So what was supposed to happen was in that occurrence, there is a vital piece of equipment called an isolation condenser. Some people call it an emergency condenser, because that’s the primary function of this device. And what it does is it takes this high pressure steam coming from the reactor that’s out of specification, and runs this radioactive steam through this condenser. It’s a large vat partially filled with water with baffles that the steam goes through. The steam is cooled down, condensed back into water, cooling quality water, and that put back into the reactor to keep the core covered. It failed because a condensate return valve failed open. Later the investigation revealed that a gate in that valve had been installed backwards. So without that device in operation, they could not control the pressure in the reactor vessel without losing coolant water that was not being replaced.
One of the backups is pressure relief valves. There were several of them. Each valve that opened releases steam from the reactor at the rate of 400,000 pounds per hour, which equates to 800 gallons per minute. And that steam, the radioactive steam, is piped into a device called a taurus, or pressure suppression pool. It’s a donut-shaped device that’s shown in my video, and it deposits that steam, that radioactive steam, into that container.
So without the emergency condensor functioning, the reactor is losing coolant water in the form of steam at a remarkable rate.
So Mr. Shiffer, who had taken command, figured that he better shut this down, otherwise he’s going to uncover the core, which did happen. And we know that there’s several ways to determine that the core was uncovered. But when he shut these pressure relief valves down, several pipes in the reactor started bursting. For example, a inch-and-a-half in diameter high-strength stainless steel pipe going from the reactor for the purposes of instrumentation came out, that goes out from the reactor into the dry well, there was a four -and-a-half inch rupture in that pipe.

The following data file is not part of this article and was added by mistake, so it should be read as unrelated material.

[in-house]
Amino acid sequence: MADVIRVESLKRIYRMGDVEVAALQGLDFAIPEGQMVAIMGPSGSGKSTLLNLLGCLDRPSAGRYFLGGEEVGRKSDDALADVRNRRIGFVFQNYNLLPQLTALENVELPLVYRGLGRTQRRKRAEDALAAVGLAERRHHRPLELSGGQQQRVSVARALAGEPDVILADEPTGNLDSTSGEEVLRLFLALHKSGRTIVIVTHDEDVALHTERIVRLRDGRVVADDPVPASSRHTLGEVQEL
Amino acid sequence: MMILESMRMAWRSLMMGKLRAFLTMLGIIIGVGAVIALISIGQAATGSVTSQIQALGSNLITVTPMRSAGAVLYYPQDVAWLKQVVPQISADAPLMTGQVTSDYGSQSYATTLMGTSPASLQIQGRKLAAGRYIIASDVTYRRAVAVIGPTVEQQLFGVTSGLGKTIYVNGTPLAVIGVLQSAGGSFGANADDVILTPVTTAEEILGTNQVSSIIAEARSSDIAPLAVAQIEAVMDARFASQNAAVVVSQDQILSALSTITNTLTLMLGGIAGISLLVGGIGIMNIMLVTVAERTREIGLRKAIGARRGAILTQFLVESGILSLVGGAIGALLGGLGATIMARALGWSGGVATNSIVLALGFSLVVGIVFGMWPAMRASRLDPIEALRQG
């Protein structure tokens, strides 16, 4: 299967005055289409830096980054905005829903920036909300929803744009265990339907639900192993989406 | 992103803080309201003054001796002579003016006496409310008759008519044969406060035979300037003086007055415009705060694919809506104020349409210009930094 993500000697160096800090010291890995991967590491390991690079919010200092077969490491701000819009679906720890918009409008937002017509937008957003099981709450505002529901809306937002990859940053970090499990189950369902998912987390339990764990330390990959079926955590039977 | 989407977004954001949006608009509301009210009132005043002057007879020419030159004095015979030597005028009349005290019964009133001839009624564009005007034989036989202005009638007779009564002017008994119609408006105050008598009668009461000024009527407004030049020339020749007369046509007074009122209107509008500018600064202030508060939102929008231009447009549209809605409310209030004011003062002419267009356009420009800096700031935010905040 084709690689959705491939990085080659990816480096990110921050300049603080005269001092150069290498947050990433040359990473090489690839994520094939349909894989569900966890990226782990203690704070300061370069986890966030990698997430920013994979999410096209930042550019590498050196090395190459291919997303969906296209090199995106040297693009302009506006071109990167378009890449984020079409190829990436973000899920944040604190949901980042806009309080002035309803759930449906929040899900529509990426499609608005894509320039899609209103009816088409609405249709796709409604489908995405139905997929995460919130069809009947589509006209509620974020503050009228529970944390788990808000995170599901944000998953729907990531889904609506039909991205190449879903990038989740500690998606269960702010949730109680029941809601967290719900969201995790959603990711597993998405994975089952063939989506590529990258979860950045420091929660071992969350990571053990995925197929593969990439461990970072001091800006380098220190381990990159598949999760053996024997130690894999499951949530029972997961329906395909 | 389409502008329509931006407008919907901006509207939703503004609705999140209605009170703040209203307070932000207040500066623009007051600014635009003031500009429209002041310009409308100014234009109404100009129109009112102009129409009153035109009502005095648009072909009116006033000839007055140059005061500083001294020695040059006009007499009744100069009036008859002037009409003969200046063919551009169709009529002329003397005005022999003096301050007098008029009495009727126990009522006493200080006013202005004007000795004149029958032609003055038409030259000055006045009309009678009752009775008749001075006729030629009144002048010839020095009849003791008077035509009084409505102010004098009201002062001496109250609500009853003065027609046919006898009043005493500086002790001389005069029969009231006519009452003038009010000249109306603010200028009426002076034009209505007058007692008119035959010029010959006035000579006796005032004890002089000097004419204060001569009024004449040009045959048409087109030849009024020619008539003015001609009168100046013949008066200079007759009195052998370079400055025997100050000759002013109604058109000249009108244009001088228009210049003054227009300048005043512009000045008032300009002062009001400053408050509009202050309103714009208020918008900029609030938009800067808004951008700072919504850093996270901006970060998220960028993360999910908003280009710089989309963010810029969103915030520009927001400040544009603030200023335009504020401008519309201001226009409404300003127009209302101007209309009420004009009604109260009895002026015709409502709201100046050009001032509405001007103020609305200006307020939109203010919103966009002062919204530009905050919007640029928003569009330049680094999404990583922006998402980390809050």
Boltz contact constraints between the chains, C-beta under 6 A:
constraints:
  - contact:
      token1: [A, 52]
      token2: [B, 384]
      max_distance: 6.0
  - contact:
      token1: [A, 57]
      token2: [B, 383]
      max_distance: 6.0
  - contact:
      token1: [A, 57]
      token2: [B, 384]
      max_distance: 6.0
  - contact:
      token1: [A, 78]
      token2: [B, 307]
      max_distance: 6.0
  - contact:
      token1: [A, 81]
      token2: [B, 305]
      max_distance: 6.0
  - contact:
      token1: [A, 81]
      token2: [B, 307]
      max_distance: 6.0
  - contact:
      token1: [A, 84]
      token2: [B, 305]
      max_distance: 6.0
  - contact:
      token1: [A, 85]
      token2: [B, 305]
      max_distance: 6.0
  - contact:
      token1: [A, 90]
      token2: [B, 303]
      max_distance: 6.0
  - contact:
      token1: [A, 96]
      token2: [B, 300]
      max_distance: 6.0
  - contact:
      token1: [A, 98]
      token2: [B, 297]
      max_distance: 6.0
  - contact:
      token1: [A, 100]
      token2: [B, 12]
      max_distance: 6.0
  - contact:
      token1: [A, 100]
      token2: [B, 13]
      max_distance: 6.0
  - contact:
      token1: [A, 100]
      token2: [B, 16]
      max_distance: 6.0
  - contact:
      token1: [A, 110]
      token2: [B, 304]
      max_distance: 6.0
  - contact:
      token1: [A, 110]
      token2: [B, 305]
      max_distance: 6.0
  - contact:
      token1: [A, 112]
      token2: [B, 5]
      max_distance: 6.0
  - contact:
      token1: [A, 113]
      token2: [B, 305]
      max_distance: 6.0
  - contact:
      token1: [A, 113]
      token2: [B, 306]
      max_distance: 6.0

There was a baffle, stainless steel baffle, also in that system, that was affected by the pressure, which also ruptured.
So the plant is starting to come apart. There was, according to witness reports, abstract (abject) panic in the control room.
The control room when they lost power, every emergency indicator alarm sounded. The control room was on battery power, but the batteries did not provide power to much else in the facility. They were mostly to power the control room indicators.
So what’s supposed to happen is whenever the reactor is operating, the one of the other two petroleum-based units, generators, must be working for the sole reason that in case of an emergency, they could supply emergency outside power to the reactor. That unit number two was in operation. The circuit that goes, the emergency circuit that goes from unit two to the reactor unit three failed, because a maintenance crew several months before had left an electrical cable disconnected in the switch yard, and they didn’t know it.
So that backup system failed.
So eventually it came down to a propane generator which worked, did work according to specification, but it only supplied enough power for some of the emergency instruments and enough power to scram the reactor, which means the control rods were inserted all the way into the reactor.
But there’s still a large amount of heat being produced. It’s not a light switch shut off.
So Mr. Shiffer, faced with this loss of outside power, which by the way was caused by another maintenance crew going to a substation called Mitchell Heights, which is oh perhaps four or five miles away, as the crow flies. And at 9:21, this maintenance person was going to do some maintenance on a high tension line, high voltage line at that substation. The maintenance worker failed to verify that this 60,000 volt line was dead, when in actuality, it was live. He tried to open an oil circuit breaker, which is the most competent circuit breaker, before working on that line. He couldn’t operate it, because in the mechanism on the previous day, another maintenance crew had left a block of wood in that mechanism, preventing this next day the maintenance worker from using the oil circuit breaker. So this maintenance person opened an air circuit breaker which is not competent to handle the transient of an operating hot 60,000 volt line. It melted. There was a fireball. That’s what caused the power outage at the reactor. That’s what was delivering the voltage to the nuclear unit.
Faced with all these failing systems, with the situation where you had the the reactor coming apart, ruptured pipes, ruptured stainless steel baffles, rapid loss of coolant to the reactor in the form of steam, Mr Shiffer started calling for help
And I’m reading this at the reactor during this visit.
And his first call was to Vallecitos research reactor where he was trained. And he said, “We’ve got this situation. What do we do?” And I’m condensing this, of course.
And they didn’t know. They referred him to research facilities and in the midwest near Chicago also near, the Dresden facility, a nuclear complex 30 miles outside of Chicago
He asked them, “We’ve got this situation. What do I do?” They did not have an answer.
They recommended that he call the military.